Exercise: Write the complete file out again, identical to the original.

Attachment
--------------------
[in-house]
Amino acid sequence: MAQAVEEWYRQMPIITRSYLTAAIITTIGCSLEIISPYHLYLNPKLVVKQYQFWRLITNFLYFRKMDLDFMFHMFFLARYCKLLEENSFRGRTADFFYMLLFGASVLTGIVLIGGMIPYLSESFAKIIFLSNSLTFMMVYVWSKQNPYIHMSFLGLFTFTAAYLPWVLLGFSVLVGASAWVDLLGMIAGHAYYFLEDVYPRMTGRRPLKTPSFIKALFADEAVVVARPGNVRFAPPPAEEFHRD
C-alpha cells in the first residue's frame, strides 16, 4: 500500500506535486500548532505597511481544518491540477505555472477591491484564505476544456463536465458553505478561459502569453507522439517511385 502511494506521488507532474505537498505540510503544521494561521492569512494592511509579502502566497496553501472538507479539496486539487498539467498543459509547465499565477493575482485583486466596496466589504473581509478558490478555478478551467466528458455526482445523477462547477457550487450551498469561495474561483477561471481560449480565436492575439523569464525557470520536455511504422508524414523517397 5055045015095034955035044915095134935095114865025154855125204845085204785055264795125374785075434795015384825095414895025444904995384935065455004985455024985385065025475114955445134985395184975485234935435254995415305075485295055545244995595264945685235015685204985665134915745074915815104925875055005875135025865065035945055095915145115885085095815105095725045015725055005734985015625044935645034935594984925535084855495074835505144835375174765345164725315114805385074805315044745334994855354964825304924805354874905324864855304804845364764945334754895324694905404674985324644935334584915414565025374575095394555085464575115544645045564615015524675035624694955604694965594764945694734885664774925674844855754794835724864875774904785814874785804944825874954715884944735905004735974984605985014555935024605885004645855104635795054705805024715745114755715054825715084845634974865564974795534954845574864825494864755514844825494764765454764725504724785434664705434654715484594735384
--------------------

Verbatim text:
[in-house]
Amino acid sequence: MAQAVEEWYRQMPIITRSYLTAAIITTIGCSLEIISPYHLYLNPKLVVKQYQFWRLITNFLYFRKMDLDFMFHMFFLARYCKLLEENSFRGRTADFFYMLLFGASVLTGIVLIGGMIPYLSESFAKIIFLSNSLTFMMVYVWSKQNPYIHMSFLGLFTFTAAYLPWVLLGFSVLVGASAWVDLLGMIAGHAYYFLEDVYPRMTGRRPLKTPSFIKALFADEAVVVARPGNVRFAPPPAEEFHRD
C-alpha cells in the first residue's frame, strides 16, 4: 500500500506535486500548532505597511481544518491540477505555472477591491484564505476544456463536465458553505478561459502569453507522439517511385 502511494506521488507532474505537498505540510503544521494561521492569512494592511509579502502566497496553501472538507479539496486539487498539467498543459509547465499565477493575482485583486466596496466589504473581509478558490478555478478551467466528458455526482445523477462547477457550487450551498469561495474561483477561471481560449480565436492575439523569464525557470520536455511504422508524414523517397 5055045015095034955035044915095134935095114865025154855125204845085204785055264795125374785075434795015384825095414895025444904995384935065455004985455024985385065025475114955445134985395184975485234935435254995415305075485295055545244995595264945685235015685204985665134915745074915815104925875055005875135025865065035945055095915145115885085095815105095725045015725055005734985015625044935645034935594984925535084855495074835505144835375174765345164725315114805385074805315044745334994855354964825304924805354874905324864855304804845364764945334754895324694905404674985324644935334584915414565025374575095394555085464575115544645045564615015524675035624694955604694965594764945694734885664774925674844855754794835724864875774904785814874785804944825874954715884944735905004735974984605985014555935024605885004645855104635795054705805024715745114755715054825715084845634974865564974795534954845574864825494864755514844825494764765454764725504724785434664705434654715484594735384